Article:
Best holiday children’s books of 2015 celebrate friendship, family and fun with squirrels

The holidays are a time of tradition, celebrating old ones and creating new ones.

Books can bridge generations and lead to sharing stories about holiday traditions in the family. Two children’s books available this season celebrate milestone anniversaries since they were first released. They lead our list of 2015 books to give and share during the holidays.


▪ “The Parakeet Named Dreidel,” by Isaac Bashevis Singer. Illustrations by Suzanne Raphael Berkson. (Farrar Straus Giroux; ages 5-8; $17.99)

Originally one of eight Hanukkah stories in a collection by Nobel Prize-winning author Singer, it has been released this year as a picture book with watercolor illustrations by Berkson. The story of a Yiddish-speaking parakeet that appears on a family’s snowy windowsill on the last night of Hanukkah is told by the father, who relates the magical events that happen when the parakeet is reunited with his original owners 10 years after he was lost.


▪ “The Christmas Miracle of Jonathan Toomey,” by Susan Wojciechowski. Illustrations by P.J. Lynch. (Candlewick Press; ages 6-9; $17.99)

Twenty years after it was first published, the story still resonates as a beautiful tale about love, loss and redemption. The illustrations are exquisite, realistically drawn with detail that befits a story about a woodcarver. Mr. Toomey is called Mr. Gloomy by the people of his town, until a young widow and her son patiently draw him out of his despair by visiting with him as he carves a special Nativity scene for them. A true classic that begs to be read around the fireplace with young and old.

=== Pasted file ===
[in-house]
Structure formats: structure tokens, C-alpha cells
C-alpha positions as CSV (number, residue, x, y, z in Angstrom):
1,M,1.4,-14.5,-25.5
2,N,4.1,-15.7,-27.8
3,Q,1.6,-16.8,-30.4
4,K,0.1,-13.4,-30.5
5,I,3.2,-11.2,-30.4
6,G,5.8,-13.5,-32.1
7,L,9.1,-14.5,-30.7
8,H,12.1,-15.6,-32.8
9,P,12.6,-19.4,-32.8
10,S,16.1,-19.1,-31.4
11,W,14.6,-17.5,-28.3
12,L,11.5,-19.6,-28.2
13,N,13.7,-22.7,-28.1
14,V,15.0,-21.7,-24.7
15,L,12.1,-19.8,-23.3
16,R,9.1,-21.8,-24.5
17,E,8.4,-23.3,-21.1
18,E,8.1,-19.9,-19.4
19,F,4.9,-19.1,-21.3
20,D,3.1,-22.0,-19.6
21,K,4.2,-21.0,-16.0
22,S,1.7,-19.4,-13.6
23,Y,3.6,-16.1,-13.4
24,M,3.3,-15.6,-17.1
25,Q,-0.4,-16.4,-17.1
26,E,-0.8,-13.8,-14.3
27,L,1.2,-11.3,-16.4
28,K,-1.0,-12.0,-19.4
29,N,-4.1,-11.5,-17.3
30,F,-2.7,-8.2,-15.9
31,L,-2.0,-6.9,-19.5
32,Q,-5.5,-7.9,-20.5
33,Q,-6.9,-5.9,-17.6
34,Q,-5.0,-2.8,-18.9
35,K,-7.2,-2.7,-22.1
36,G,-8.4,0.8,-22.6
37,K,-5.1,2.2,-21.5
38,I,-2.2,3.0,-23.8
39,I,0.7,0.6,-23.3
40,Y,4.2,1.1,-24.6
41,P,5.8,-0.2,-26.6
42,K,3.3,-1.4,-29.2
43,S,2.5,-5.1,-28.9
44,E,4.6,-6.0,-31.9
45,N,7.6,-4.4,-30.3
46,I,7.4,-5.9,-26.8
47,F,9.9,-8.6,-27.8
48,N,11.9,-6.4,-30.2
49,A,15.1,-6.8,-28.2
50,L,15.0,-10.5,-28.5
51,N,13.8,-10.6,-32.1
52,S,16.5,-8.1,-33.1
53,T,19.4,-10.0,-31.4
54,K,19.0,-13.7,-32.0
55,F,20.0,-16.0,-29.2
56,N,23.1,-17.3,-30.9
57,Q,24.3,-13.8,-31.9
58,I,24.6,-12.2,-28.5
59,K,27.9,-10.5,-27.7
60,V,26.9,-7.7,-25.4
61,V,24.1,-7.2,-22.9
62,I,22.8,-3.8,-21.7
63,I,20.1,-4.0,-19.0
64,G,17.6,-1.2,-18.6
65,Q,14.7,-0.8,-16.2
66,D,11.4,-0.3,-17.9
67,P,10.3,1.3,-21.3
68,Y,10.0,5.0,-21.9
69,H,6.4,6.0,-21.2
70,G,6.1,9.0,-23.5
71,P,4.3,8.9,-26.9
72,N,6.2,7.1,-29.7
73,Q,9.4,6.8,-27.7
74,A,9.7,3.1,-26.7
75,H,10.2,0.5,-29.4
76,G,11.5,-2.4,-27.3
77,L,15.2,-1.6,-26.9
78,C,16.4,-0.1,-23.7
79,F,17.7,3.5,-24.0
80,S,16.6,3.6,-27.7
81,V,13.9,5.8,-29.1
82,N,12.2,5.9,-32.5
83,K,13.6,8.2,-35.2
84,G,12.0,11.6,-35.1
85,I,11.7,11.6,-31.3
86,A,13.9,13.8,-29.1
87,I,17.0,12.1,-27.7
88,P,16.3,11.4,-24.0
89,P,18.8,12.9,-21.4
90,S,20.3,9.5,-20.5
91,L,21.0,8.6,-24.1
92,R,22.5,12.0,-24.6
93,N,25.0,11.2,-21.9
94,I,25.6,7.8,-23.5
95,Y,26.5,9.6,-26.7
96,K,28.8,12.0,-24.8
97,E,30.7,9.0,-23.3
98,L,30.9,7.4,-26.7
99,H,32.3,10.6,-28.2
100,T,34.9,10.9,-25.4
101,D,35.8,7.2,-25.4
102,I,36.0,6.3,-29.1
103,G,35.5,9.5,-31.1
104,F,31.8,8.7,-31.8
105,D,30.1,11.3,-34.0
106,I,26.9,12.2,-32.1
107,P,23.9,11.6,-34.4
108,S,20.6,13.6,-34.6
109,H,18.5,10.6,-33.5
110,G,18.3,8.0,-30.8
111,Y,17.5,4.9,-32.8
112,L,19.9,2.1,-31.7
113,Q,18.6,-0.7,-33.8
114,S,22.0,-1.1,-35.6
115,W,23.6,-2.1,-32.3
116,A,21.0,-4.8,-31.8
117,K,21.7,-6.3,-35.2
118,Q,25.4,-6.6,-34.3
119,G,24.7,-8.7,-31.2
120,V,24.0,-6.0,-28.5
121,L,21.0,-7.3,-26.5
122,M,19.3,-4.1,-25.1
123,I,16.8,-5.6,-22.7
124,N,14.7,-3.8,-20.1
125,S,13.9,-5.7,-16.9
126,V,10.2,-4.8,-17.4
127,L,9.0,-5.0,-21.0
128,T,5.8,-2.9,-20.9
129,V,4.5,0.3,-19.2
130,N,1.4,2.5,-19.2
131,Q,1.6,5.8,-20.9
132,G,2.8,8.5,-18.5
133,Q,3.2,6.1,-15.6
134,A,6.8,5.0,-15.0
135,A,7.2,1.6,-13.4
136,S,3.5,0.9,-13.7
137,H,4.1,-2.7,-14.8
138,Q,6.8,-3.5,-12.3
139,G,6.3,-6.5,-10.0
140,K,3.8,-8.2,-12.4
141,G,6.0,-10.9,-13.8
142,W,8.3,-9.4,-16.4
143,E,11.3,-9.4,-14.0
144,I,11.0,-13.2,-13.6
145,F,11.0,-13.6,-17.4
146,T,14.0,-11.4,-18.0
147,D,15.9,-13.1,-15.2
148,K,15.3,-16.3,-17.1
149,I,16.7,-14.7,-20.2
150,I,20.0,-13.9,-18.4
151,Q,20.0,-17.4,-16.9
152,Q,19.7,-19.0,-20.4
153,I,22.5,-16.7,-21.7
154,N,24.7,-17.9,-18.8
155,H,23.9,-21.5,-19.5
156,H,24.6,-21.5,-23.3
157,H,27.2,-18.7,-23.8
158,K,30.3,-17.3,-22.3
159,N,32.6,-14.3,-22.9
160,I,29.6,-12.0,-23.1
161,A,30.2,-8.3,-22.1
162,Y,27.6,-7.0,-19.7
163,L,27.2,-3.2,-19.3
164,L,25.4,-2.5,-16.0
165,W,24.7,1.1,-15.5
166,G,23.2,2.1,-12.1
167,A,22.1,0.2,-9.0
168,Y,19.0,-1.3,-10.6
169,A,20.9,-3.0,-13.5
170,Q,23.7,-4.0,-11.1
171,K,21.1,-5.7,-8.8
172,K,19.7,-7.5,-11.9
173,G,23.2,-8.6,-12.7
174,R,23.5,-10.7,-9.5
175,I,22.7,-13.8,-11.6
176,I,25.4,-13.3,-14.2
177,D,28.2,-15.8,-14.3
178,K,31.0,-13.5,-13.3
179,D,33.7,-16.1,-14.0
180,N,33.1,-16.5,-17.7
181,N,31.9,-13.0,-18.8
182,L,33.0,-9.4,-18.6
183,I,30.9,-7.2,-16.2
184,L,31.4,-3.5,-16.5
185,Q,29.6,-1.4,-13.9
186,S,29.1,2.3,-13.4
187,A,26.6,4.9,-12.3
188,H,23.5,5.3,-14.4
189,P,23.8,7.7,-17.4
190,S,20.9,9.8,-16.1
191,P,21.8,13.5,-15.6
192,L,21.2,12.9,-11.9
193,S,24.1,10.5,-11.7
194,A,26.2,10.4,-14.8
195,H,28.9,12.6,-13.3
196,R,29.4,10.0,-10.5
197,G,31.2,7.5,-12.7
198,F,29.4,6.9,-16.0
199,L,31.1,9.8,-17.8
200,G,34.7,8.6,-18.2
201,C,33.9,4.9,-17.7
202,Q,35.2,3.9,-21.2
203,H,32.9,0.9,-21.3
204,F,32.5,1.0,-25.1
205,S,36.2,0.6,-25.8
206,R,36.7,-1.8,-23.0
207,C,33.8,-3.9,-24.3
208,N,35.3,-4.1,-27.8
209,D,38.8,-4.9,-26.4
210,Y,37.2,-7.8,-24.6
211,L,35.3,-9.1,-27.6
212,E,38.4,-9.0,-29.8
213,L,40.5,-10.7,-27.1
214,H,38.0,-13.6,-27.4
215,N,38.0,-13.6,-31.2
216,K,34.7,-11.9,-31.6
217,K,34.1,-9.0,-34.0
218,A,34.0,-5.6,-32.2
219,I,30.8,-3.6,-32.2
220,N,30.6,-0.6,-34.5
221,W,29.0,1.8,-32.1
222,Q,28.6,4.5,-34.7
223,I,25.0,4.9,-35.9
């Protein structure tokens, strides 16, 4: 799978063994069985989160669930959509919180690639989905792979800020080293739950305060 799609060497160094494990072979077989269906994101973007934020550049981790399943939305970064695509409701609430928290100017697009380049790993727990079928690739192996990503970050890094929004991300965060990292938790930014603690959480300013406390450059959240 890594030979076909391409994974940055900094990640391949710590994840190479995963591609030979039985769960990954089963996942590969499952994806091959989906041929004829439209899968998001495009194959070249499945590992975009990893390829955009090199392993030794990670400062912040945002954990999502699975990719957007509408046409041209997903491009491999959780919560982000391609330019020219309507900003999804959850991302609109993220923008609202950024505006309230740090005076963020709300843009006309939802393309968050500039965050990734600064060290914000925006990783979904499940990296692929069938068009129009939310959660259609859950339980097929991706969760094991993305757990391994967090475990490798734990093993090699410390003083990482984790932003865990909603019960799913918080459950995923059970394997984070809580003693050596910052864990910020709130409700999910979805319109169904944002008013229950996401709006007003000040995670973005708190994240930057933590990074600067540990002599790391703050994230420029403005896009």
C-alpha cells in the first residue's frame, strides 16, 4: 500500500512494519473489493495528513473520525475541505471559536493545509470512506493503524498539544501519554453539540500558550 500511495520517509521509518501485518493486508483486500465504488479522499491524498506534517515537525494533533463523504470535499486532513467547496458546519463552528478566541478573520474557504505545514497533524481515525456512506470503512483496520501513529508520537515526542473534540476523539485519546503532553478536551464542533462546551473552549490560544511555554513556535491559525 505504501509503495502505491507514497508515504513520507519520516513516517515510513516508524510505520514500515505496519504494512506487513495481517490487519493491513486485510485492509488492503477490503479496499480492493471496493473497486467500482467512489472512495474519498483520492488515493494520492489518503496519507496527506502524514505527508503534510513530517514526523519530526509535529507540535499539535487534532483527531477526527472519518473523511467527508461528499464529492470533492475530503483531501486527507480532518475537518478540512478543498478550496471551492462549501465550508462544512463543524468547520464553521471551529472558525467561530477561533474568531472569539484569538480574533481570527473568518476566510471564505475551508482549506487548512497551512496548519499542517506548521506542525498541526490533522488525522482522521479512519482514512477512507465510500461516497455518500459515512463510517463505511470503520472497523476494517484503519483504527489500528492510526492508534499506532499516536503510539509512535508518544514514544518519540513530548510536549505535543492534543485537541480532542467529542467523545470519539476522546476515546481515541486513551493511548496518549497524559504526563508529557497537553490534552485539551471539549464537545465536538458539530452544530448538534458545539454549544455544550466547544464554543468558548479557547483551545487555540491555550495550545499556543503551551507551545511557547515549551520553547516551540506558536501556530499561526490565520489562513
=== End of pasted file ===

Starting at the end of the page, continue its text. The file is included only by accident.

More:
▪ “Cork and Fuzz: Merry Merry Holly Holly” by Dori Chaconas. Illustrations by Lisa McCue. (Viking Books for Young Readers; ages 3-5; $16.99)

A buddy tale with a muskrat and a possum who know the day is special, but can’t quite figure out why. So they do what they always do: spend it together by wandering through the woods looking for a peaceful place to rest, away from the noisy tweeters (birds) and squirtles (squirrels). A picture book with a simple tale of friendship that embodies the feeling of Christmas without ever saying the word.


▪ “Miracle on 133rd Street” by Sonia Manzano. Illustrations by Marjorie Priceman (Atheneum Books for Young Readers; ages 4-8; $17.99)

Manzano, Maria on “Sesame Street,” pens a bright, colorful picture book about a family who misses their home in Puerto Rico on Christmas Eve. Mami wants to cook a giant roast but the oven in their tiny apartment is too small, so Jose and Papa set out to the pizza restaurant to see if the owner will let them bake it there. Neighbors scoff at the idea, but when Jose and Papa return, the smell of the roast wafting through the neighborhood brings everyone together to enjoy a celebration of food and friendship.


▪ “The Little Snowplow,” by Lora Koehler. Illustrations by Jake Parker. (Candlewick Press; ages 3-6; $15.99).